FisMat2017 - Submission - View

Abstract's title: Fluorinated Substrates for Laser Desorption Ionization
Submitting author: Chiara Piotto
Affiliation: Università degli studi di Trento, Nanoscience Lab
Affiliation Address: via Sommarive 14, 38123 Povo (TN)
Country: Italy
Oral presentation/Poster (Author's request): Oral presentation
Other authors and affiliations: Graziano Guella (Bioorganic Chemistry Lab, Università degli studi di Trento, Italy), Paolo Bettotti (Nanoscience Lab, Università degli studi di Trento, Italy)
Abstract

Matrix-assisted laser desorption/ionization (MALDI) is a soft ionization technique widely used in the analysis of biomolecules. To perofrm MALDI experiments the analyte has to be mixed with a molecule (called matrix) that absorbs the laser light and promotes the analyte desorption/ionization (D/I). Unfortunately it also generates strong interfering signals in the low mass spectral region that, often, hinder the detection and structural characterization of low molecular weight analytes. In MALDI both the matrix and the molar ratio [analyte]/[matrix] are still found using empirical approaches and the inhomogeneous analyte-matrix co-crystallization produces poor shot-to-shot and sample-to-sample signal reproducibility.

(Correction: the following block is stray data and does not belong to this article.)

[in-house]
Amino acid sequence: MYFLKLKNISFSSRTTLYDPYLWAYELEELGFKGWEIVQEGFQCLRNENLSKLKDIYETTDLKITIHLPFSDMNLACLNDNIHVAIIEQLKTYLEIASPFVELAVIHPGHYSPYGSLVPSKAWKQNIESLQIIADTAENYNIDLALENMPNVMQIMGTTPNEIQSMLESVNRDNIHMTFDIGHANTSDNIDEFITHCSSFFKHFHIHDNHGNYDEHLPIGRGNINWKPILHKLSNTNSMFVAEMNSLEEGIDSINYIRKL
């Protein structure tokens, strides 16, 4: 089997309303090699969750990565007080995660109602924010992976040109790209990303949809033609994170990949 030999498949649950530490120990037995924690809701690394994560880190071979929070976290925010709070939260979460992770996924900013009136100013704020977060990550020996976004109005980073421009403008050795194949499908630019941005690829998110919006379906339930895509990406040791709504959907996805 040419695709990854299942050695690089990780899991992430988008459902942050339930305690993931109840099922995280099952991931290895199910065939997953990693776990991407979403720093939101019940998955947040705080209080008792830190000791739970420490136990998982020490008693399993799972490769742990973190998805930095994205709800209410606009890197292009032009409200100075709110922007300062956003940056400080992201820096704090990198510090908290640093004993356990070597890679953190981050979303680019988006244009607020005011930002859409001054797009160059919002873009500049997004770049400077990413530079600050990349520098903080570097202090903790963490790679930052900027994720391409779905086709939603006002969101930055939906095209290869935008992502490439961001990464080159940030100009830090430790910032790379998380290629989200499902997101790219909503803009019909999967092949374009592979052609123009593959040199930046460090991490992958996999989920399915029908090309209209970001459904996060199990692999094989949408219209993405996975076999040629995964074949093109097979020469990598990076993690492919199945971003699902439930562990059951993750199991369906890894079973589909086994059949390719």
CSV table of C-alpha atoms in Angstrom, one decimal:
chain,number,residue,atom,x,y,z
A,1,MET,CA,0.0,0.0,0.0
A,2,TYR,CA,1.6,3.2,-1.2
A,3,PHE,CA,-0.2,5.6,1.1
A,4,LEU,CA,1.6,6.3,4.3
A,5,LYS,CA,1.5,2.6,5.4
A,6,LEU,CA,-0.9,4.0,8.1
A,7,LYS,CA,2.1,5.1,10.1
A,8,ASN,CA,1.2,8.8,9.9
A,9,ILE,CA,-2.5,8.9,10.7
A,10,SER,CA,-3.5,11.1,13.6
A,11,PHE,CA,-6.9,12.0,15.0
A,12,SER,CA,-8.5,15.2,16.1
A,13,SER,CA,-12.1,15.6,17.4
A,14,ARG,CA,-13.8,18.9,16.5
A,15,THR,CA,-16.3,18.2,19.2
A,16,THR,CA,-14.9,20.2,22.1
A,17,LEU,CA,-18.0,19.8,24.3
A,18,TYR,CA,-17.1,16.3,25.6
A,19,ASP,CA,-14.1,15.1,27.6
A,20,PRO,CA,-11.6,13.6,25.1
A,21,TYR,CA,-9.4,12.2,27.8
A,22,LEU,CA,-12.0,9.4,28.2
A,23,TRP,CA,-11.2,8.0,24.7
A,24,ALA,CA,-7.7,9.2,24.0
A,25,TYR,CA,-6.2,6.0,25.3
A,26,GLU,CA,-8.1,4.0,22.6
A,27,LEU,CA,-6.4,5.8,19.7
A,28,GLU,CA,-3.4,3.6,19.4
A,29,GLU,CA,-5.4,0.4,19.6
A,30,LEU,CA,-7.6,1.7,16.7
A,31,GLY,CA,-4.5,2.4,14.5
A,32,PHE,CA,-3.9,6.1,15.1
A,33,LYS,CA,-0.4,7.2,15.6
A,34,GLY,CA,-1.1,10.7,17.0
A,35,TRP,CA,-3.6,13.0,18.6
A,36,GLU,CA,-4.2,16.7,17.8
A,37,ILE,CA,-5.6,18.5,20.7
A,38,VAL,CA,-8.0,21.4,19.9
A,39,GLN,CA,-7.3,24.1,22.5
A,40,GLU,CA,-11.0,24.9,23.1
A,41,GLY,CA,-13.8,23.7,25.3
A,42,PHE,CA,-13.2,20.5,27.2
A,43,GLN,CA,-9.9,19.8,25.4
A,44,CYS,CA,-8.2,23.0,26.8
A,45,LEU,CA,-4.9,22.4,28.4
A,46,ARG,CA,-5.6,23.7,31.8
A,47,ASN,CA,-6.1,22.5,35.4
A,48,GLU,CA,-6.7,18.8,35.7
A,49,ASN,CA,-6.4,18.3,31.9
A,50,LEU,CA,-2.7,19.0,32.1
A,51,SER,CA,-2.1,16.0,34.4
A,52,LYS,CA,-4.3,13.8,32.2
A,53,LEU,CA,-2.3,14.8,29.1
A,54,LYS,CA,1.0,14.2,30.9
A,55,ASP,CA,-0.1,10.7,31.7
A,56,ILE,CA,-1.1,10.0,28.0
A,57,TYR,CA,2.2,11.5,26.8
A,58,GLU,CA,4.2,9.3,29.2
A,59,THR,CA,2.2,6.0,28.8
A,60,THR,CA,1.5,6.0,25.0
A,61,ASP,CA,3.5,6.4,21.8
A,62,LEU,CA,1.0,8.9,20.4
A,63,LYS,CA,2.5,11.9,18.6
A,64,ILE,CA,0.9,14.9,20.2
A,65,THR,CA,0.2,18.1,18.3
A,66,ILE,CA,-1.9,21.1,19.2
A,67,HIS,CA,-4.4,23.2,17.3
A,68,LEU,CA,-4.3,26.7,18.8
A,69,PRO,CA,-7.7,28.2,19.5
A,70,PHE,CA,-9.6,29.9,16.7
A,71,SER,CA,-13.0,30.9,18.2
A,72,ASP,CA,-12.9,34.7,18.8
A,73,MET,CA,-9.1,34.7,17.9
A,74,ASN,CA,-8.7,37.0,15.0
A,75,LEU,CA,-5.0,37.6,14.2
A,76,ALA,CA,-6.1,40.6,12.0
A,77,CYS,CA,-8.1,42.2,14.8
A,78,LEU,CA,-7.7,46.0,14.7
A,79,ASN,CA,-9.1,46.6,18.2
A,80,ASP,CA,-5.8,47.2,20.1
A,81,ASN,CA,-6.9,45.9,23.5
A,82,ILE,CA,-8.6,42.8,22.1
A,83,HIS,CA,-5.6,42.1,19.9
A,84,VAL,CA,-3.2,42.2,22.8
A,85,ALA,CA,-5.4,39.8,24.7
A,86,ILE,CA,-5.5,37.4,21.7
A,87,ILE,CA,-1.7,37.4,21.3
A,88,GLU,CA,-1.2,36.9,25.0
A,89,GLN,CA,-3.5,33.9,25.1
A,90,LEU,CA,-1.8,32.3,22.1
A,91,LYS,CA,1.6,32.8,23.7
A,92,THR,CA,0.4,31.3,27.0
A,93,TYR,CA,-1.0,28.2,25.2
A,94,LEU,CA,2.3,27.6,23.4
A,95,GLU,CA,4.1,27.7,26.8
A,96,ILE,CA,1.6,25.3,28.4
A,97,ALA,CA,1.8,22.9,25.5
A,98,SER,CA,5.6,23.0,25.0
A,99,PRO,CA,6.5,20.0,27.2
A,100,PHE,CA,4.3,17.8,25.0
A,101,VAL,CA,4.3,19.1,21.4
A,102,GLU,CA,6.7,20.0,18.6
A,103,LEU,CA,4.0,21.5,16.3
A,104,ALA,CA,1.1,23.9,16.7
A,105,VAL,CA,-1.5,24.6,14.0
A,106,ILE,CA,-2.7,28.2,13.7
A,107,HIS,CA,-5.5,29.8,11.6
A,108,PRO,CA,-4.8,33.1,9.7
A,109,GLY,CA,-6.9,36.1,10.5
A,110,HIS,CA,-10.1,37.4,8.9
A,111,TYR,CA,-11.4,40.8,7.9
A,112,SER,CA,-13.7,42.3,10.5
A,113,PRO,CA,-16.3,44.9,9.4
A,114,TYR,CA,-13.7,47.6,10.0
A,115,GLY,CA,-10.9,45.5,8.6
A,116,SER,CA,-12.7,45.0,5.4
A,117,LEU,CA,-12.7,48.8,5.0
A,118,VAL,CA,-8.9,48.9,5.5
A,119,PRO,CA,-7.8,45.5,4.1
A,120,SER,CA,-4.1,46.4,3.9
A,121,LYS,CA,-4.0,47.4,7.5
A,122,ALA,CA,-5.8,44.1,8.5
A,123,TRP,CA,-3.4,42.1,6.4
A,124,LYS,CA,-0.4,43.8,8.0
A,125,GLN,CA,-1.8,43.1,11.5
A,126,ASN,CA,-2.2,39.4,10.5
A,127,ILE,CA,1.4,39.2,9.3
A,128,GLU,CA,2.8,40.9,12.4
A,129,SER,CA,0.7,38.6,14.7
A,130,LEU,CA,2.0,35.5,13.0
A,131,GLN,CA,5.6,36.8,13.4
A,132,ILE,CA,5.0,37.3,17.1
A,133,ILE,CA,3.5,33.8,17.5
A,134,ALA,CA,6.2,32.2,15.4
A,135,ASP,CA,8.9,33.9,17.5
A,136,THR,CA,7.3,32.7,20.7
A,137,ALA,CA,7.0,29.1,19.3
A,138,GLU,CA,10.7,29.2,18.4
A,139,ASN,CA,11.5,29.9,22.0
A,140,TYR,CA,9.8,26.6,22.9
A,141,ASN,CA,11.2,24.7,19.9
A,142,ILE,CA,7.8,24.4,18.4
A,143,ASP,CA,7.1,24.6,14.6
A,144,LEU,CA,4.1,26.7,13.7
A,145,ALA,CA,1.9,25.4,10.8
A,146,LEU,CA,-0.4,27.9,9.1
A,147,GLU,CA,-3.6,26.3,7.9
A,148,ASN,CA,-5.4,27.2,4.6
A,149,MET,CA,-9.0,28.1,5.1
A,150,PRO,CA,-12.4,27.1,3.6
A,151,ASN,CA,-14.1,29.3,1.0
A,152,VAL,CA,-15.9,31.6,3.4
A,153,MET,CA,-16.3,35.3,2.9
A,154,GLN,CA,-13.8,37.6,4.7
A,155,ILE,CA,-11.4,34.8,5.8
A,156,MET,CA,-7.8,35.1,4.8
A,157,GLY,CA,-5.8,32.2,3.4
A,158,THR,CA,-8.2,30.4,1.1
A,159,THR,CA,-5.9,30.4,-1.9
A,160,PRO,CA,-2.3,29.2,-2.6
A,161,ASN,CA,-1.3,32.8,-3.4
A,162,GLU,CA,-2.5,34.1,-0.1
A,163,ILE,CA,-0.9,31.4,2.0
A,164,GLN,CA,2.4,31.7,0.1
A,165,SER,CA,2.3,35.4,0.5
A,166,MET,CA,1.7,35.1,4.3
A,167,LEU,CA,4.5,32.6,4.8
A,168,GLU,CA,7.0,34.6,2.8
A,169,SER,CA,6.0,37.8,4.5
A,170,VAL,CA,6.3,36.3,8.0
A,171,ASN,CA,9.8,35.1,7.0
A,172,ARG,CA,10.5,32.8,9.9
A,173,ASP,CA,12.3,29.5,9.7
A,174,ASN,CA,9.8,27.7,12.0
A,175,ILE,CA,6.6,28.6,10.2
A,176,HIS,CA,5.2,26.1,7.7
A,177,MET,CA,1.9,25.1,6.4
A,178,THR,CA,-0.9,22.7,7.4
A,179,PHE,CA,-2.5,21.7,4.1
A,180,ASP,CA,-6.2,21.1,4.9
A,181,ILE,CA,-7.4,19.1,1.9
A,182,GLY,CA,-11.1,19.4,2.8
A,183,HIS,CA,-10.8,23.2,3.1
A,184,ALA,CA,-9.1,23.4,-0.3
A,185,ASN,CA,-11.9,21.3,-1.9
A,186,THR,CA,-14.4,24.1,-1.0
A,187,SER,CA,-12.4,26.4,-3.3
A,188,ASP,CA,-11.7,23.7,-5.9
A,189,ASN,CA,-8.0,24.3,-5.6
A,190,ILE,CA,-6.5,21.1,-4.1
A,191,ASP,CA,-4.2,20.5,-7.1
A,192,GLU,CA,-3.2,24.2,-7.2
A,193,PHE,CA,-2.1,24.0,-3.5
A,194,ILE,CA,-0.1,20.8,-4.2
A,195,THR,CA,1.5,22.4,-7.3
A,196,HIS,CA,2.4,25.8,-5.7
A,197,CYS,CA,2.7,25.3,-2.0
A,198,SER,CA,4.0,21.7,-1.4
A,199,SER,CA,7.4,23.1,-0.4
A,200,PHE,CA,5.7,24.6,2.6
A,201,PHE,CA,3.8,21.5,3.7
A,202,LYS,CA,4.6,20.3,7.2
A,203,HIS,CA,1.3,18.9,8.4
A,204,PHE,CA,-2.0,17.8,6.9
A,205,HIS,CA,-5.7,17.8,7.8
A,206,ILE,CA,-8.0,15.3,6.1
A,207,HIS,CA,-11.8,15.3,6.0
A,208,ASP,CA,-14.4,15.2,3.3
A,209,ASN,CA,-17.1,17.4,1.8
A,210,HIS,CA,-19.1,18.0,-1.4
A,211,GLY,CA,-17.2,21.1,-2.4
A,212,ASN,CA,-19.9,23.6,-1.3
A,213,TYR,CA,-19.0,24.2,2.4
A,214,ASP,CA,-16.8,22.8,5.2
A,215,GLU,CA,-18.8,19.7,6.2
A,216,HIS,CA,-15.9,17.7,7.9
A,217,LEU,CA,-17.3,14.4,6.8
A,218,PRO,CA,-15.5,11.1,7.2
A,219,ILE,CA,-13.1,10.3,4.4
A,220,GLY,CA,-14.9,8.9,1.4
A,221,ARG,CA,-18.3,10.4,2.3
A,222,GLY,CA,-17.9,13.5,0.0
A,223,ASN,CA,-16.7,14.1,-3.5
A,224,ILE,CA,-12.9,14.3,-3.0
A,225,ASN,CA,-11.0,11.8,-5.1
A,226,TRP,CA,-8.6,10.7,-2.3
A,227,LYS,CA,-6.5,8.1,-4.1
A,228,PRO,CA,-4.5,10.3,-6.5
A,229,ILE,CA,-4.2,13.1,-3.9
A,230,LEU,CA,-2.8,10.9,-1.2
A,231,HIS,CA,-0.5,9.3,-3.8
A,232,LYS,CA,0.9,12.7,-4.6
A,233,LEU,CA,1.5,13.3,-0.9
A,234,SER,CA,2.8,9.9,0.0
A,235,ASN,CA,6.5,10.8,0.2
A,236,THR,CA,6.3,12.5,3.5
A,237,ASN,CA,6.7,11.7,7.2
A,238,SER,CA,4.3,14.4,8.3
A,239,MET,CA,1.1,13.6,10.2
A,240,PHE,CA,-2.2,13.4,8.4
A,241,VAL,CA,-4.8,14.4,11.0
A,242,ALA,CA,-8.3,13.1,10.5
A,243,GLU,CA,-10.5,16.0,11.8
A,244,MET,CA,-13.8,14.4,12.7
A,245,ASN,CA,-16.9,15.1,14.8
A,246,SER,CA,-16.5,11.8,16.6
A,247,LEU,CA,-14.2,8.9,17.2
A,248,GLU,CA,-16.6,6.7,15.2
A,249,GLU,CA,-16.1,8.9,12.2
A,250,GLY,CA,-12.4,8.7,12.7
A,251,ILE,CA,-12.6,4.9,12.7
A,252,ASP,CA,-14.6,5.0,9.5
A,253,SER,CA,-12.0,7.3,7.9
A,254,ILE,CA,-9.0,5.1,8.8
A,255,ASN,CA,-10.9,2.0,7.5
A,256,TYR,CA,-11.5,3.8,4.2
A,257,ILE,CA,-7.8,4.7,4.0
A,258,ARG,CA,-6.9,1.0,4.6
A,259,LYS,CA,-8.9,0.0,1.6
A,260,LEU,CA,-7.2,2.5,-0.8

To overcome these limitations, several nanostructured materials have been proposed as suitable substrates for matrix-free laser desorption/ionization (LDI): the possibility to avoid matrix use will ease both sample preparation and mass spectrum interpretation.

Here we demonstrate an alternative, easy and fast method to develop chips for matrix-free LDI.  In fact we have demonstrated that the fluoro-silanization of a bulk, conductive and UV absorbing substrates, is the only step needed to activate the surfaces and to achieve matrix-free operation with the same detection limit (femtomolar) obtained using nanostructured functionalized substrates.

Our results suggest that the D/I process is mainly driven by interfacial effects, since we demonstrate that neither the chemistry of the underlying substrate nor the surface nanostructuring have a role in the D/I process.

The fact that our approach do not require any kind of nanostructures, along with the evidence that several materials, once fluorinated, can be used as substrates (e.g. the routine metallic sample holder), make this method a promising technique for the detection of low molecular weight analytes.